During my years of growing up in a county-seat town in central Illinois, the memory of Lincoln and the Civil War was still a near thing.
First, there was Decoration Day, when the graves of departed soldiers were decked with flowers and little flags. A few surviving veterans of the Grand Army of the Republic shuffled along in the march to the cemetery. I remember, too, when I was quite small, eyeing the green binding with gold lettering on the spine of my father’s two-volume Personal Memoirs of U.S. Grant. The “U.S.,” I surmised, was doubtless an honorific title bestowed upon the general by a grateful nation. Later an old gentleman lectured in the assembly hall of the Carrollton High School and told of being present in Ford’s Theatre the night Lincoln was assassinated. In a dramatic closing of his recital, he held up a discolored handkerchief. He said it was stained by the blood of the martyred President. One does remember an experience like that.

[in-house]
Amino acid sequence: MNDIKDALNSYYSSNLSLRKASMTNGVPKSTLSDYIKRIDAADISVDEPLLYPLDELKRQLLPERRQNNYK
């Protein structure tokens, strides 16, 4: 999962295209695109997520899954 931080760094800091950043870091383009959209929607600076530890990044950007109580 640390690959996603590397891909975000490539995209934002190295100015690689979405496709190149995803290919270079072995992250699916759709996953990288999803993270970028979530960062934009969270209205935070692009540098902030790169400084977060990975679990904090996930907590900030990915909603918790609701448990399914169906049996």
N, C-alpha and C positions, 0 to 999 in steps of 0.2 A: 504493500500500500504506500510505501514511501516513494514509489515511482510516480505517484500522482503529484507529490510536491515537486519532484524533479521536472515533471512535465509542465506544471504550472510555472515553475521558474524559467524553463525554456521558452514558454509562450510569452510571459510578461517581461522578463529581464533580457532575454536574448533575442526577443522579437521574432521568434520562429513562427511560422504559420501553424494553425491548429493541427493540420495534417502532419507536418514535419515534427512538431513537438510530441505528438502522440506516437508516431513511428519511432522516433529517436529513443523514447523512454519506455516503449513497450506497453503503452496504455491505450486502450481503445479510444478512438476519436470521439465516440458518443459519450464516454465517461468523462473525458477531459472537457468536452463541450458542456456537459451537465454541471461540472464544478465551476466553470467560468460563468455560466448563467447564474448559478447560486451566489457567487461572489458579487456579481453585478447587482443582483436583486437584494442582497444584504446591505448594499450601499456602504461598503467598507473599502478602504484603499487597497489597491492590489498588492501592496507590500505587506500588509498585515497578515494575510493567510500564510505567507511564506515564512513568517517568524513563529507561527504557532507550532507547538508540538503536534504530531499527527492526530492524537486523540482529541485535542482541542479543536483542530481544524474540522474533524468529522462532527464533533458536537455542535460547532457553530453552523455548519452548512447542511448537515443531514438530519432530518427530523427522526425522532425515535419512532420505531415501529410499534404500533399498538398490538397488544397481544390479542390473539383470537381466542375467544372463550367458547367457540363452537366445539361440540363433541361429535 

But most vivid of all is the recollection of my grandmother Kemper holding a broken cavalry saber and telling me of her two brothers, Napoleon Bonaparte and Thomas Jefferson Kemper, one fatally wounded in a skirmish on the Rapidan River, the other shot as he carried his brother from the scene. Even after fifty years her grief was unassuaged. The memory of her pain still stirs me, and I think of the words and hear the tune of the state song of Illinois: Grant and Logon and our tears, Illinois, Illinois,/Grant and Logon and our tears, Illinois.
The broken saber, with some six inches missing from the end of the blade, now hangs in my living room. I do not know whether it belonged to “Poly” or to “Tom.”